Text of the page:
“The common denominator really is people that understand the power that food has on health. It pretty much is as simple as that,” Podolsky says. “All our customers love their dogs and treat them as part of the family. But really they all understand that food has a major effect on health.”

Although their company is based in Brooklyn with nary a pasture in sight, Podolsky and Regev named their company The Farmer’s Dog because they believe their mix of fresh ingredients is what a pastoral canine would eat.

“When you think of a farmer’s dog, you think of the healthiest, happiest dog. A happy dog eats fresh, real food and has a big yard to run around in,” Podolsky says. “The farmer’s dog embodies what we want all of our dogs to be.”

The Farmer’s Dog uses an algorithm developed by veterinary nutritionists and tech experts to determine the right formula for your pet. You answer a few questions about your dog’s age, breed, activity level and a few other features, and you get a personalized food recommendation. The food is then shipped directly to your dog’s doorstep.

Of course, this kind of personalized pet nutrition isn’t inexpensive, and can easily run three or four times the cost of even premium packaged foods.

“I can tell you from my own personal experience that I haven’t had to take my dog to the vet in 2 1/2 years except for her shots and I used to take her every month,” says Podolsky. “We tell people to give it a try and see the benefits and then reassess to see if you think it’s worth it.”

Here’s a look at four companies that offer customized, home-delivered foods for your dog. (Because prices range significantly depending on your dog’s size and the proteins in the food you choose, the examples below are based on the information entered for my dog — a 30-pound, border collie mix — so you can get an idea of cost.)

The Farmer’s Dog

After answering questions about your dog’s age, weight, breed — and how picky he is and how often you feed him treats — you’ll get a recommendation for meals that come in frozen, proportioned packages. Everything is made to order for your pet and shipped out shortly after it’s made.

Customer service reps will check in with you to monitor your dog’s progress so serving sizes can be adjusted accordingly if your dog is gaining or losing weight. And if your dog doesn’t like any of the food, the company will replace it and send a return label so the food can be donated to a shelter. There are also DIY recipes on the website if you want to try making your own food.

Although small dogs start at $3/day, Brodie’s recommendations were either the turkey, beef or pork formulas, which ranged from $36 to $39 a week. There’s also a free two-week trial.


It’s the same plan at Ollie, where you enter info about your dog’s age, breed, activity level and any allergies. Then a formula spits out a recommendation for the right meal for your pet: hearty beef or chicken goodness. The beef comes from corn-fed, humanely treated cattle on family-run farms and the chickens are vegetable-fed with no hormones. There are no byproducts, fillers, artificial flavorings or preservatives.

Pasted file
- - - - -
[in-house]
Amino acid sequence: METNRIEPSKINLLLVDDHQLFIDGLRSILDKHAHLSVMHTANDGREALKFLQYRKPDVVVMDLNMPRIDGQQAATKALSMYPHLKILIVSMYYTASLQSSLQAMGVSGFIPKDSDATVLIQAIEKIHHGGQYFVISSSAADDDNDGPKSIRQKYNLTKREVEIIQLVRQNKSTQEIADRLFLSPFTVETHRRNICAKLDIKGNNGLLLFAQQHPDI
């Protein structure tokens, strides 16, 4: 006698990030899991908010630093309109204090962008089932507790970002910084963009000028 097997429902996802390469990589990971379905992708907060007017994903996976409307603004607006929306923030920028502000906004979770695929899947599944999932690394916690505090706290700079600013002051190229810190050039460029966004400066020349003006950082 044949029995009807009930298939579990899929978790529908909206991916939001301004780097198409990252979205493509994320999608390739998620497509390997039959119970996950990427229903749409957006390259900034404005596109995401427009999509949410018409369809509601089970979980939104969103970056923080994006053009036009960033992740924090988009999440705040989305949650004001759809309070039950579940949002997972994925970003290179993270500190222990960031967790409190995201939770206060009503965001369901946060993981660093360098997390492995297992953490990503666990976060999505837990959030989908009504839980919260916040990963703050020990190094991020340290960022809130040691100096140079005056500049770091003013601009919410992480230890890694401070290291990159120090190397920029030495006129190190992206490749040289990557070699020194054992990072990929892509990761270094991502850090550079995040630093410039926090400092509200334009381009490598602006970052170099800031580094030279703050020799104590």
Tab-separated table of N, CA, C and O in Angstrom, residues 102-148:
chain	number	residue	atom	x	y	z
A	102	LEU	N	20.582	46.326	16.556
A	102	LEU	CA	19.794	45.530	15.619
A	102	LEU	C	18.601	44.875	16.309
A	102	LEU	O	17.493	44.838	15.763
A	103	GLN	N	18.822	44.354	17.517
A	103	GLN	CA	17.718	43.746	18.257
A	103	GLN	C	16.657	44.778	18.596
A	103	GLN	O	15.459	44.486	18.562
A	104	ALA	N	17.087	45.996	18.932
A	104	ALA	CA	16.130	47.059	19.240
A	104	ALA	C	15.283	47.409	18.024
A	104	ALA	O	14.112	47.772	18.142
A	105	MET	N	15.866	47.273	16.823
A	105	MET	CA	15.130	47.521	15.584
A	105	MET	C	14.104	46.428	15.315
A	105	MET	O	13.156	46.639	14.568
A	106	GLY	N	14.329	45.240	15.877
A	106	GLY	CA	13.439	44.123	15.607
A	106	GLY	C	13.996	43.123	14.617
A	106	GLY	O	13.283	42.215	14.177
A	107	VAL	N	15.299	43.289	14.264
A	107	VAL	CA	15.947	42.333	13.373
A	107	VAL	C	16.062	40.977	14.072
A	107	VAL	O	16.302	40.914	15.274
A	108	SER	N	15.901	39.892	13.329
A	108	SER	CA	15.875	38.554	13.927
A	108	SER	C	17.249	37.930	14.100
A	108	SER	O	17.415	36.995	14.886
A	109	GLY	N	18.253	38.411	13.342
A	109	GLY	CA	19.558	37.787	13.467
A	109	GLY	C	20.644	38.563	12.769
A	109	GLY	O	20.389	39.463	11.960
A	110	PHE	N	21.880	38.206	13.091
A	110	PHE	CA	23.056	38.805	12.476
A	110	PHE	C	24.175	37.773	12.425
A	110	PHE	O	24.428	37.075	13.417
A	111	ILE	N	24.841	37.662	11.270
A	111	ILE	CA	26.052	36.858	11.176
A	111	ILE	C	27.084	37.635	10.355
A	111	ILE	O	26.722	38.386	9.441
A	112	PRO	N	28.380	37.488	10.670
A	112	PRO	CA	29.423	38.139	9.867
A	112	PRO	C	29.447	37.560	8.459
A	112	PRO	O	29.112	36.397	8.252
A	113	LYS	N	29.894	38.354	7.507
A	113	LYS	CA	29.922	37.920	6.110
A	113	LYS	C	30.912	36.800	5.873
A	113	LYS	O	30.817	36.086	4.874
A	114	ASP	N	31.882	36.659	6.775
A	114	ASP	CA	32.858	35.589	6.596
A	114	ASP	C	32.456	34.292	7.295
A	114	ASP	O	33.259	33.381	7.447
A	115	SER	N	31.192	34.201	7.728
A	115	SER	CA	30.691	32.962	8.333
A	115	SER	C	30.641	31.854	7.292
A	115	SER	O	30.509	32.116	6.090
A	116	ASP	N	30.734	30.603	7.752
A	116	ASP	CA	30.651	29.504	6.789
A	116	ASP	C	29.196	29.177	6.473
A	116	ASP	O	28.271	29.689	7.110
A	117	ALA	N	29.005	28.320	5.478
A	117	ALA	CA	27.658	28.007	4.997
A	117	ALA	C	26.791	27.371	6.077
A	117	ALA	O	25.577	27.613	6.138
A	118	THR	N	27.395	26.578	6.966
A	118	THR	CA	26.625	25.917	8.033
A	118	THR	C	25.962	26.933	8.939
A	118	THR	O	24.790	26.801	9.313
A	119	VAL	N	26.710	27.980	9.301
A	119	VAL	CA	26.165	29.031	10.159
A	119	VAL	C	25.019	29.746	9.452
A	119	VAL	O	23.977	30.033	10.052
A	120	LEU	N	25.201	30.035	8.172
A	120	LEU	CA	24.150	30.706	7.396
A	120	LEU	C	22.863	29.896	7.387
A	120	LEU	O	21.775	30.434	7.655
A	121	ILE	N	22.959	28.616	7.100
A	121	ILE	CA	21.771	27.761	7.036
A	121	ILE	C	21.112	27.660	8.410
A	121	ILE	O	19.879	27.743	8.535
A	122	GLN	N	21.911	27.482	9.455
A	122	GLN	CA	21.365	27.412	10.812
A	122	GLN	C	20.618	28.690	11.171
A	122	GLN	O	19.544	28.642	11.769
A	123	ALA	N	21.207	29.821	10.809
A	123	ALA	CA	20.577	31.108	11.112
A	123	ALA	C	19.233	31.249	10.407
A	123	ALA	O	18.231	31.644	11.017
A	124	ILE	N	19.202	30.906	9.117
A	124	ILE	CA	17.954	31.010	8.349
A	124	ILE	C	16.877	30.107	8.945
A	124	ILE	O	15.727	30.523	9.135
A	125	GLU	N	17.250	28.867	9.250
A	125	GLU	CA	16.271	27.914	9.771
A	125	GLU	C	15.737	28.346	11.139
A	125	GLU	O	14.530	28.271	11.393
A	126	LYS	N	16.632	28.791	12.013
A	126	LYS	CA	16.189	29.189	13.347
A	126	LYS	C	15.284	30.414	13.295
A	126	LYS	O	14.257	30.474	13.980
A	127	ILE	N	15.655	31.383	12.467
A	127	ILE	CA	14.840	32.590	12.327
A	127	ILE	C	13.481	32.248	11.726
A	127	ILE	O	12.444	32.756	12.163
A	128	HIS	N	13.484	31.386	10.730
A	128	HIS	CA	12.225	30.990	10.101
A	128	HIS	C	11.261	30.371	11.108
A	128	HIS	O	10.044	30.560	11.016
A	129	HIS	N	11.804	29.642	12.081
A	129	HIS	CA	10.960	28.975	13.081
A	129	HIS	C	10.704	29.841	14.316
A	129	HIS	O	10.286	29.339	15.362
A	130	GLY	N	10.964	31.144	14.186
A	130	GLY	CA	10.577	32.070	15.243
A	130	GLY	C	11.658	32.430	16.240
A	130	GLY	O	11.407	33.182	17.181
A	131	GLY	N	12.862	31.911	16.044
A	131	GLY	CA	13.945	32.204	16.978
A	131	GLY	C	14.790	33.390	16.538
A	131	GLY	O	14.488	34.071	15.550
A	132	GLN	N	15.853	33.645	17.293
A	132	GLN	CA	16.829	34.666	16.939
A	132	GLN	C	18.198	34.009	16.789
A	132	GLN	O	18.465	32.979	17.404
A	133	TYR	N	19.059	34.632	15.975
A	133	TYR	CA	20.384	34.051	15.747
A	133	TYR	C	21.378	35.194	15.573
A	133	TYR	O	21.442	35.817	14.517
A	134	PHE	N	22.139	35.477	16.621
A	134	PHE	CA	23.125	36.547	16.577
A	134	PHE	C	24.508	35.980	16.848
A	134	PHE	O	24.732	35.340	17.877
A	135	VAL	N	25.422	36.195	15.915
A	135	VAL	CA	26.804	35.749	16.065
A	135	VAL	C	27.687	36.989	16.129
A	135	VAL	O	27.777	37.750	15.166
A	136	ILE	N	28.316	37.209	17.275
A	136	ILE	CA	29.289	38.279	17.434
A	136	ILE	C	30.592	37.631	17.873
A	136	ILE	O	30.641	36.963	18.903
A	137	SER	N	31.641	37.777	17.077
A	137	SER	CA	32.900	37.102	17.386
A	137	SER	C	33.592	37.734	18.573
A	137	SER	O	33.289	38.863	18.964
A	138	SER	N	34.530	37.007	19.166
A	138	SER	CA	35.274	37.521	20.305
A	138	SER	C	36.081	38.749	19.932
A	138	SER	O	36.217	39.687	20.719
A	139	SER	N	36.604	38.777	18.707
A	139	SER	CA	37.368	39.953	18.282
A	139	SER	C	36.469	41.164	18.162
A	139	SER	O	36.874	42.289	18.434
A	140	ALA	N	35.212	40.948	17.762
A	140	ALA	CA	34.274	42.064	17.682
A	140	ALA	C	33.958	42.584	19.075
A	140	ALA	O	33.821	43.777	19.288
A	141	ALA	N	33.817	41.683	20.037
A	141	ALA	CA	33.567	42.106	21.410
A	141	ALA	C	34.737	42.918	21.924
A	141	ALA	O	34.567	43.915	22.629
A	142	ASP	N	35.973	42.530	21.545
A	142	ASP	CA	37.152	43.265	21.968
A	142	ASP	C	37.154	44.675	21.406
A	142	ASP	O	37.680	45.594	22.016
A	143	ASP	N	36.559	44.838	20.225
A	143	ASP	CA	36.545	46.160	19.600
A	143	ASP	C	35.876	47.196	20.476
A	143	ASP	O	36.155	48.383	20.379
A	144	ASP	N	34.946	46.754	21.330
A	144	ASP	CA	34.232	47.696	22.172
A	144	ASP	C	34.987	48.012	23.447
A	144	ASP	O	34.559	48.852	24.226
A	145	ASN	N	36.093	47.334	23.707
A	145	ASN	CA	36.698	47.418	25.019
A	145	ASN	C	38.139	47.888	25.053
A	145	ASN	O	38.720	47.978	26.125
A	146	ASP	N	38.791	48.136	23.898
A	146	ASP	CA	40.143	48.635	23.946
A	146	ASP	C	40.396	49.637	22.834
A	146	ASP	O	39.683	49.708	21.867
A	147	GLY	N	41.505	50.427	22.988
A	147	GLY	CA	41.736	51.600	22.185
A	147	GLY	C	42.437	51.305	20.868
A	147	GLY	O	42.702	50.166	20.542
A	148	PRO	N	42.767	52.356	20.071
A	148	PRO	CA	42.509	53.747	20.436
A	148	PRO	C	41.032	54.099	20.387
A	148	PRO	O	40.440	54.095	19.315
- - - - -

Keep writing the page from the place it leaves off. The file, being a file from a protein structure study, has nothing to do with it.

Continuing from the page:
The food arrives cold or frozen and comes in insulated, recyclable, sealed trays. It comes with a custom scoop so you can measure the exact amount recommended for your dog. All you have to do is scoop, serve and remember to wash your dog’s bowl after every meal. “You wouldn’t use the same salad bowl day after day without washing it would you?! Same goes for your pup when you’re serving them fresh food,” the Ollie website points out.

My dog could have his choice between hearty beef for $75.58/two weeks or chicken goodness for $84.66/two weeks.

Just Food for Dogs

Several years ago, founder Shawn Buckley became curious about what was in the commercial foods he was feeding his dogs. When he discovered all sort of byproducts, preservatives and chemicals, as well as cooking processes that reduced the nutritional value of healthy ingredients, he assembled a team of business partners, nutritionists, a pet chef and plenty of canine taste testers. Buckley opened a Just for Dogs kitchen and store in Newport Beach, California, where pet owners could come in and buy freshly made dog meals.

All ingredients are food-grade, certified for human consumption, with no preservatives. Every recipe is made in small batches for quality control in their kitchen and is immediately vacuum sealed and frozen to preserve nutritional value.

These days, Just Food for Dogs sells food out of four locations in California, delivers locally and ships nationwide. The company sells six regular recipes including fish and sweet potato, venison and squash, and beef and russet potato, and eight special recipes for pets with health issues, including skin, kidney and liver concerns. Company reps will also work with you and your vet on custom formulations for allergies, cancer and other health problems.

After filling out a simple questionnaire, you get several recommendations for diets and feeding amounts. You can also live chat with a nutrition consultant or send an email if your dog has health issues, dietary needs or you need help choosing a formula.